In a case in which the ruling of the Opposition Division's decision is that the patent is revoked, a statement by the Patent Proprietor that he is appealing against the decision is indubitably tantamount to a statement that he wishes and requests that the decision be set aside in its entirety (see T 407/02, point 1.1 of the reasons).
In the present case, the decision by which the Appellants (Patent Proprietors) were adversely affected ruled that the patent is revoked.
Thus, it should be considered that the Appellants' request is unambiguously that the decision revoking the patent be set aside in whole with the aim to get the patent maintained as granted or in amended form.
Therefore, the Board comes to the conclusion that the requirements of Rule 99(1)(c) EPC are met.
1.3 Consequently, the appeal is admissible.
2. Main request
2.1 Sufficiency of disclosure
The Board finds that the belated ground of opposition under Article 100(b) EPC is inadmissible.
Since the appeal fails on other grounds further details are unnecessary.
2.2.1 Claim 1 as granted concerns the use of a cationic material selected from cationic surfactants and polycationic oligomers, polymers or copolymers to reduce the skin irritancy of a material extractable from a fabric using water or an aqueous solution, which material comprises one or more anionic surfactants and/or one or more soap residues.
Therefore, this claim concerns literally the reduction of the skin irritancy of anionic surfactants and or soap residues which can be extracted from a fabric using water or an aqueous solution, i.e. any water-soluble or dispersible anionic surfactant and soap; moreover, the claim does not require either explicitly or implicitly that the anionic surfactants and soap are extracted from a fabric during use or that the use is carried out necessarily in connection with fabric.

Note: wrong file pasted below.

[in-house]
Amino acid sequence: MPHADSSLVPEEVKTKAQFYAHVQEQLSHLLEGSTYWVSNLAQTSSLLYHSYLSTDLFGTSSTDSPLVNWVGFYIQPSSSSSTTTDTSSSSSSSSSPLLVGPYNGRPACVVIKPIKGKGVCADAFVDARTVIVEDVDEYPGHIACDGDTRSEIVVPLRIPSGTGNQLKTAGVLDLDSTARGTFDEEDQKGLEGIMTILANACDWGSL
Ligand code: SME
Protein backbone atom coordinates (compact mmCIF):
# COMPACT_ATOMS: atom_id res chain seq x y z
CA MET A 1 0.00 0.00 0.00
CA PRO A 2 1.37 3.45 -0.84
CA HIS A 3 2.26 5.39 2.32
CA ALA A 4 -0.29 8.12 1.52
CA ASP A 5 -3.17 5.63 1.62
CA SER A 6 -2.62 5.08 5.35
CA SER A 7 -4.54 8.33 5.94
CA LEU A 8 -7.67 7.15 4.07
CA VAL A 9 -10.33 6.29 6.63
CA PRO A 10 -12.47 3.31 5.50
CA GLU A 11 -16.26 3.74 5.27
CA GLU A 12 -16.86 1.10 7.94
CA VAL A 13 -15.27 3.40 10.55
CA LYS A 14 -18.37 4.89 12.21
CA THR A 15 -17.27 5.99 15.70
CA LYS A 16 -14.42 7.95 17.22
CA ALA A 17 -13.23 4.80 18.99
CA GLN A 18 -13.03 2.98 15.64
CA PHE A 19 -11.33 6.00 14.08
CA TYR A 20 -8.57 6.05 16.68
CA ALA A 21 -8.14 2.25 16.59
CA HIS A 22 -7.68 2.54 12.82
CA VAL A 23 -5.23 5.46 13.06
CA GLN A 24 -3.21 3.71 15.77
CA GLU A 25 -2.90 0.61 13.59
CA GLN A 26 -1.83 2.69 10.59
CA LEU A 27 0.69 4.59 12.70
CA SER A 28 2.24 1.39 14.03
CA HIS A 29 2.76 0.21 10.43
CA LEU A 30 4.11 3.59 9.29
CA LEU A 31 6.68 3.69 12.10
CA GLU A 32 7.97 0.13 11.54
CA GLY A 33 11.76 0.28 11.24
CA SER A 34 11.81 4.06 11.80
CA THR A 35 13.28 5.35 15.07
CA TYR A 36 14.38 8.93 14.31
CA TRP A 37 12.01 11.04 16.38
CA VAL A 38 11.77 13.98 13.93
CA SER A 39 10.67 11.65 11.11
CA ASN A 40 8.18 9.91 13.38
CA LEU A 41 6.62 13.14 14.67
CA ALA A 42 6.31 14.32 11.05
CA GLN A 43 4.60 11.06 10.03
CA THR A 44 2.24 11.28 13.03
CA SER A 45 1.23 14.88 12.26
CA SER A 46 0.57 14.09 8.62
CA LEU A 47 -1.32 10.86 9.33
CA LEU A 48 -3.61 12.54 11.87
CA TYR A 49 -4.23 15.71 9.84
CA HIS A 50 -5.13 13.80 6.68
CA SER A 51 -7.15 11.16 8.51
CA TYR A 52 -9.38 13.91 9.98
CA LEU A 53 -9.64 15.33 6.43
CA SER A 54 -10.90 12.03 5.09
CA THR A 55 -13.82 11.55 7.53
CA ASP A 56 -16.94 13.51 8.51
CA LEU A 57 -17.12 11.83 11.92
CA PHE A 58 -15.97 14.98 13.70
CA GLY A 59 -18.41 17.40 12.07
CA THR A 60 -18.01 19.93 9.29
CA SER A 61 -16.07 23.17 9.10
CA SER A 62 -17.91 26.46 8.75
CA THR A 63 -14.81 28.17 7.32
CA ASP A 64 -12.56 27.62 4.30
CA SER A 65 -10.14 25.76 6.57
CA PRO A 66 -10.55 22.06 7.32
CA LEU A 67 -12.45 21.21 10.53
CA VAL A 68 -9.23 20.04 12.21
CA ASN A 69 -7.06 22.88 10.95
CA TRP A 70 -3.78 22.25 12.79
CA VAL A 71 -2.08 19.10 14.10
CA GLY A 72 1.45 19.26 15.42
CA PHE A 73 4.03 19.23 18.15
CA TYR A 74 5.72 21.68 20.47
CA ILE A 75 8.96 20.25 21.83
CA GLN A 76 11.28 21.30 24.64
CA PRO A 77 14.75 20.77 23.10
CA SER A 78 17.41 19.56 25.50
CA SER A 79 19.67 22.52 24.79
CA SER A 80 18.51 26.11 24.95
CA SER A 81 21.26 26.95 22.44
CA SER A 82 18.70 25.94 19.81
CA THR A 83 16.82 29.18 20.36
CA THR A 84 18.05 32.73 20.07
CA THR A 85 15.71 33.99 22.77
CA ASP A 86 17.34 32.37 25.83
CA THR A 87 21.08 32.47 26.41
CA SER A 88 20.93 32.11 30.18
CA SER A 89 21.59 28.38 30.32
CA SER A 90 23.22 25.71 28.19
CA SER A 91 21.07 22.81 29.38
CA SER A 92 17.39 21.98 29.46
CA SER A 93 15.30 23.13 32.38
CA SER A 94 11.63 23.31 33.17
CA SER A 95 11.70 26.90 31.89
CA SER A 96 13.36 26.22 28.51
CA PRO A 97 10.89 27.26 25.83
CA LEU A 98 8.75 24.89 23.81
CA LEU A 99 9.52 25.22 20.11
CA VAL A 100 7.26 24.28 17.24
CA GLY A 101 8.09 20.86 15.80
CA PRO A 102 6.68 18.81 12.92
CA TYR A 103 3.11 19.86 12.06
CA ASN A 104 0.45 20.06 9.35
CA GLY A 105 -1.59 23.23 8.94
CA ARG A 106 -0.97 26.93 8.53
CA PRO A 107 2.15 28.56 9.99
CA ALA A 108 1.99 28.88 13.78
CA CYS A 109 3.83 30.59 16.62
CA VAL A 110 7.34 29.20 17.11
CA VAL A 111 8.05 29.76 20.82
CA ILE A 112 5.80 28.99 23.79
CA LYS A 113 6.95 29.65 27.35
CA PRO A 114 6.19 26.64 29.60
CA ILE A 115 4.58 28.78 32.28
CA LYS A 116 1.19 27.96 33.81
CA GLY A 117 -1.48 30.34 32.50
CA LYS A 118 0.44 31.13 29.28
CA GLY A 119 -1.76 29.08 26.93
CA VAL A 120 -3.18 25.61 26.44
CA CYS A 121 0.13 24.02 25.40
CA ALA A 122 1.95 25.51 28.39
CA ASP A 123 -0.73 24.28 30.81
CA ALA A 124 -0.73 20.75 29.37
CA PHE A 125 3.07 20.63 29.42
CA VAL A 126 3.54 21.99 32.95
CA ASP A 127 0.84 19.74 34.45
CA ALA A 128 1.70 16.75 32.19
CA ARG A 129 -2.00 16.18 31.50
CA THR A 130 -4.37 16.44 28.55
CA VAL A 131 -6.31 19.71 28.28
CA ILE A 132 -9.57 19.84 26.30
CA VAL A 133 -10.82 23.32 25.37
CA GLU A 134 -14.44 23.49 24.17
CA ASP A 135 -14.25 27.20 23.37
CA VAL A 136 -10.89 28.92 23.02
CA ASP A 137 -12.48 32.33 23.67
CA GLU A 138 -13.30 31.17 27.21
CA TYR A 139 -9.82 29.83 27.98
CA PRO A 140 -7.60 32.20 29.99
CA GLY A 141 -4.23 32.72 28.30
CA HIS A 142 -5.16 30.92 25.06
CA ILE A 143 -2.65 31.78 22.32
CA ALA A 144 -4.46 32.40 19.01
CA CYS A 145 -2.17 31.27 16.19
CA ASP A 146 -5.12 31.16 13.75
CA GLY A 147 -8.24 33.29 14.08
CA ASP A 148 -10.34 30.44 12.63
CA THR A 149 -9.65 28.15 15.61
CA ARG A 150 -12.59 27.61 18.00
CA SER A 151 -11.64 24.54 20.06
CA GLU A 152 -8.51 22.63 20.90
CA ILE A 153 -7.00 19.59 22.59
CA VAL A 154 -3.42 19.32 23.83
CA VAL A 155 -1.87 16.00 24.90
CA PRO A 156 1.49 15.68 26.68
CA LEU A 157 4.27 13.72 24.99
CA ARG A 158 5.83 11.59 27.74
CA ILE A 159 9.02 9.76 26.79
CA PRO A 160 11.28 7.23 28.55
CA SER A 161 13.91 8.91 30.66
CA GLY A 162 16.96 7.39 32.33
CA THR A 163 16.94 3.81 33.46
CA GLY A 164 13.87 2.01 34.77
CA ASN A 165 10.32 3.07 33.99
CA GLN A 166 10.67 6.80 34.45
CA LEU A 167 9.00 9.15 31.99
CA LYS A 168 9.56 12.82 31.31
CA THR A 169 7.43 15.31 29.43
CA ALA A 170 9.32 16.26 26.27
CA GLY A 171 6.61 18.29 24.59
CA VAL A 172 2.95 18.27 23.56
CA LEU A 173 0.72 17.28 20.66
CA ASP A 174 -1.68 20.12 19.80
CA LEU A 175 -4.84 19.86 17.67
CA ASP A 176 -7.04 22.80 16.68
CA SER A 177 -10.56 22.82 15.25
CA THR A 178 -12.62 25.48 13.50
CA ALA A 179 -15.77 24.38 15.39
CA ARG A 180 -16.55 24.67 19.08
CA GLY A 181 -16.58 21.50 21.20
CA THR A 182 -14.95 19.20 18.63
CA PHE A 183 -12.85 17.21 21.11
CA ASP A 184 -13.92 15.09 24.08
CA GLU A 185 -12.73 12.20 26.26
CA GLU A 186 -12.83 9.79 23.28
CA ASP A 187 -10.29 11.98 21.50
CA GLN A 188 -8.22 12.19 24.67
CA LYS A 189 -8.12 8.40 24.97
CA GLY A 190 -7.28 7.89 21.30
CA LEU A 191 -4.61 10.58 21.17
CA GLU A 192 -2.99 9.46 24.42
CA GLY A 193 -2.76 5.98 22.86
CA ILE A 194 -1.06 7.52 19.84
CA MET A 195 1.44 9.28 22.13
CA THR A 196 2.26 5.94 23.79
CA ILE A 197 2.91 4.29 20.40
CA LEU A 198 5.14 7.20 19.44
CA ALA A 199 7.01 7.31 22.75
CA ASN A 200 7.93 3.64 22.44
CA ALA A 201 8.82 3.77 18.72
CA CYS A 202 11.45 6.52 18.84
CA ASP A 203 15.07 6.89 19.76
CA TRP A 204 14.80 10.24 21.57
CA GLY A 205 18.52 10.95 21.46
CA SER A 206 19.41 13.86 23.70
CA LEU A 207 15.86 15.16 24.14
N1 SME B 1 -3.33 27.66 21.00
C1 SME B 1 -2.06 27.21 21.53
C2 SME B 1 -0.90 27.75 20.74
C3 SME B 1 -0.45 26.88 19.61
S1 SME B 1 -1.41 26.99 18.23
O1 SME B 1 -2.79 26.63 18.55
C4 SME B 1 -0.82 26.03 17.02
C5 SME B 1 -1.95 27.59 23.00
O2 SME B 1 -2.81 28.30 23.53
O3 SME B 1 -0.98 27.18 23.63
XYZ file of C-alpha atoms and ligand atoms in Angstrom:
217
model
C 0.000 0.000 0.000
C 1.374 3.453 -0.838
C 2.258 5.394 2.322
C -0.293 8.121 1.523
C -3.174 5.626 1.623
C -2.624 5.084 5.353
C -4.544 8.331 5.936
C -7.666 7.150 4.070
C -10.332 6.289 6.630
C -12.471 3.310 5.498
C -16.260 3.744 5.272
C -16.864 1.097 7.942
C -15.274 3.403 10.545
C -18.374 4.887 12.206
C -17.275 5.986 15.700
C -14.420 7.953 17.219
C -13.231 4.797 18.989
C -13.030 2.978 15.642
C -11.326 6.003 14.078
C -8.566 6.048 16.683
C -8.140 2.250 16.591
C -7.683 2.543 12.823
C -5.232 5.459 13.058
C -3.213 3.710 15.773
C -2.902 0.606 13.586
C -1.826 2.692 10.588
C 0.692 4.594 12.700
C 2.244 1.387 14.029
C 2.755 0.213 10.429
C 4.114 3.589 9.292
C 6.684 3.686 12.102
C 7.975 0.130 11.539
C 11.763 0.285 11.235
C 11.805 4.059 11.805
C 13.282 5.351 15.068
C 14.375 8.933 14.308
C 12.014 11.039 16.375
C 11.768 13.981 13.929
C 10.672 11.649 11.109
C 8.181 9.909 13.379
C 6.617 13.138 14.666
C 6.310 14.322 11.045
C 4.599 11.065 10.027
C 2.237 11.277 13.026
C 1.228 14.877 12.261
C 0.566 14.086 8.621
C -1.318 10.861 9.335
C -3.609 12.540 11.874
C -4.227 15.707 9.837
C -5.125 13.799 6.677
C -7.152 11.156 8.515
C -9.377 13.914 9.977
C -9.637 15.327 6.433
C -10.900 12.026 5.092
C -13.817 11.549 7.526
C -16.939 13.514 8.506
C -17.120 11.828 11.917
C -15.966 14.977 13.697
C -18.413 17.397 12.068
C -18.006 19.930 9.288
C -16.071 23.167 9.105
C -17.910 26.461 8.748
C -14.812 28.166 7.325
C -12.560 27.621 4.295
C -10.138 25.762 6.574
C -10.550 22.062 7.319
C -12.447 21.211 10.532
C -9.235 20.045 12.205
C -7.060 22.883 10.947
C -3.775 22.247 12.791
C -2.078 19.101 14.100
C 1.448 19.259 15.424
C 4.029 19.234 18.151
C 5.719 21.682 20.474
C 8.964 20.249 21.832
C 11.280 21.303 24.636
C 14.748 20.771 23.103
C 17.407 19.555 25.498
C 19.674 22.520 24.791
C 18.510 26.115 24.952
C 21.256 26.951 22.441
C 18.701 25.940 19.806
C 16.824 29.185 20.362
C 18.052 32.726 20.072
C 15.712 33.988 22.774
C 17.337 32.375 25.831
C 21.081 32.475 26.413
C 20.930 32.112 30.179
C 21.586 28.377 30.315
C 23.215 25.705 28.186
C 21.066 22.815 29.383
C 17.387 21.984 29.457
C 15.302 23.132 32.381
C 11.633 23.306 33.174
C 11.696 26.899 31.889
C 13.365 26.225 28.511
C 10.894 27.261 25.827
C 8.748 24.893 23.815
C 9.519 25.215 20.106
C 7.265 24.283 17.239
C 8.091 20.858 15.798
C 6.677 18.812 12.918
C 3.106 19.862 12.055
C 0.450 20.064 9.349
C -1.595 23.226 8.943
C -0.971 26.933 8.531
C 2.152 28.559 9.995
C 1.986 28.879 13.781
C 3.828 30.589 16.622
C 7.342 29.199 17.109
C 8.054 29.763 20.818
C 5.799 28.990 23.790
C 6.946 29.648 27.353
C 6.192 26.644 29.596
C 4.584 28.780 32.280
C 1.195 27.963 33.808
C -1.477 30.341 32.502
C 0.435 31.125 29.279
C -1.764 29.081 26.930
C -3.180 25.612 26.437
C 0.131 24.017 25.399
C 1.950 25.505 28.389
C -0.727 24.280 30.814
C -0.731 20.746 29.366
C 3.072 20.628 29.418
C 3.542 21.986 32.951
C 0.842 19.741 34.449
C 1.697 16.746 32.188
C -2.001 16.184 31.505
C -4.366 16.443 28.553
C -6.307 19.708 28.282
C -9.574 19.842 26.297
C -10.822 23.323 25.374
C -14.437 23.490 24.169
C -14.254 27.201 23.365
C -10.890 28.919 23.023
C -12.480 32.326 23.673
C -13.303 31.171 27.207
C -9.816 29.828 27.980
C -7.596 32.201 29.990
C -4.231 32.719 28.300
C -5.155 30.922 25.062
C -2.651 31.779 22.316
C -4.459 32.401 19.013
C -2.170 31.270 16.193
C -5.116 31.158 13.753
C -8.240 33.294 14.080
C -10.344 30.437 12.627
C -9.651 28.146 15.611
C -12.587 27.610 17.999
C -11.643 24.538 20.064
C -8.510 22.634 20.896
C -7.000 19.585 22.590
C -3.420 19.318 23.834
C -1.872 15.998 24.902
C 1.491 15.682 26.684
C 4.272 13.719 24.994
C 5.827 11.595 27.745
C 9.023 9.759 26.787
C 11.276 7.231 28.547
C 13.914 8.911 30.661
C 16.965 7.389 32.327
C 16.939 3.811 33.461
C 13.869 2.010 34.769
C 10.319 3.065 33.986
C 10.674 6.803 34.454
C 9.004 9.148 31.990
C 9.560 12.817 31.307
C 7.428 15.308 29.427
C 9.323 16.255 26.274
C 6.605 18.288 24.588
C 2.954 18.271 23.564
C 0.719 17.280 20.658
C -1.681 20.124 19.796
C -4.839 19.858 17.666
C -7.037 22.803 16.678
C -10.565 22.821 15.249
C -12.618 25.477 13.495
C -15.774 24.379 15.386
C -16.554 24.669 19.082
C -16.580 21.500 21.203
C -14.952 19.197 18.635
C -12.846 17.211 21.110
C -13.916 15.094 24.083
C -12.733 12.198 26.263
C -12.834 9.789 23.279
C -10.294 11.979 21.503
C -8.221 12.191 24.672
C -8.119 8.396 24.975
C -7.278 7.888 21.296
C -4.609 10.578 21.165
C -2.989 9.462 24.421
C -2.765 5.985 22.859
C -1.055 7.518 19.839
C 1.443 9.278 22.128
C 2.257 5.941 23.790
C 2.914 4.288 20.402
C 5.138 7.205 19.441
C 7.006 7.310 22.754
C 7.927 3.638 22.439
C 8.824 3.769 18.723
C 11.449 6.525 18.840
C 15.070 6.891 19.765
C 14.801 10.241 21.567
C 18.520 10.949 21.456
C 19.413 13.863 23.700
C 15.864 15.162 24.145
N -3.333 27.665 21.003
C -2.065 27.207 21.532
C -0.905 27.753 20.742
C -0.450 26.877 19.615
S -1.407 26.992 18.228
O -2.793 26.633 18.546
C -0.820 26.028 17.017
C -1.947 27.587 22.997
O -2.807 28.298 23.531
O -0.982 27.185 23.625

Since claim 1 is clear as it stands, it does not need any interpretation in the light of the description and should be interpreted giving to the terms their literal meaning (see the decisions T 223/05, point 3.5 of the reasons; T 1279/04 of the reasons, point 3; and T 681/01, point 2.1.1 of the reasons).
Therefore, even though the description relates extensively to the use of cationic materials in connection with fabrics and paragraph 15 of the patent in suit recites: "In the context of the present invention, 'use' is defined as the application of the cationic material to, and/or its contact with, the fabric", (which meaning of the word "use" cannot be translated within the text of claim 1 without rewording it), the Board finds that the wording of claim 1 has to be interpreted as it stands, i.e. as extending to the use of the selected cationic material to generically reduce the skin irritancy of one or more anionic surfactants and/or one or more soap residues without any limitation to a use in connection with fabric.
2.2.2 Document (15) discloses the use of a cationic partially hydrolyzed protein, which is a polycationic oligomer, for reducing the skin irritancy caused by soaps and anionic surfactants present in a liquid detergent composition (see column 1, lines 6 to 13 and 20 to 34; column 7, table 5 and lines 24 to 28).
Therefore, this document discloses a use having all the technical features of claim 1 as granted.
The subject-matter of claim 1 thus lacks novelty.
3. Auxiliary request
The Board finds that the subject-matter of claim 1 according to the auxiliary request is novel over the cited prior art.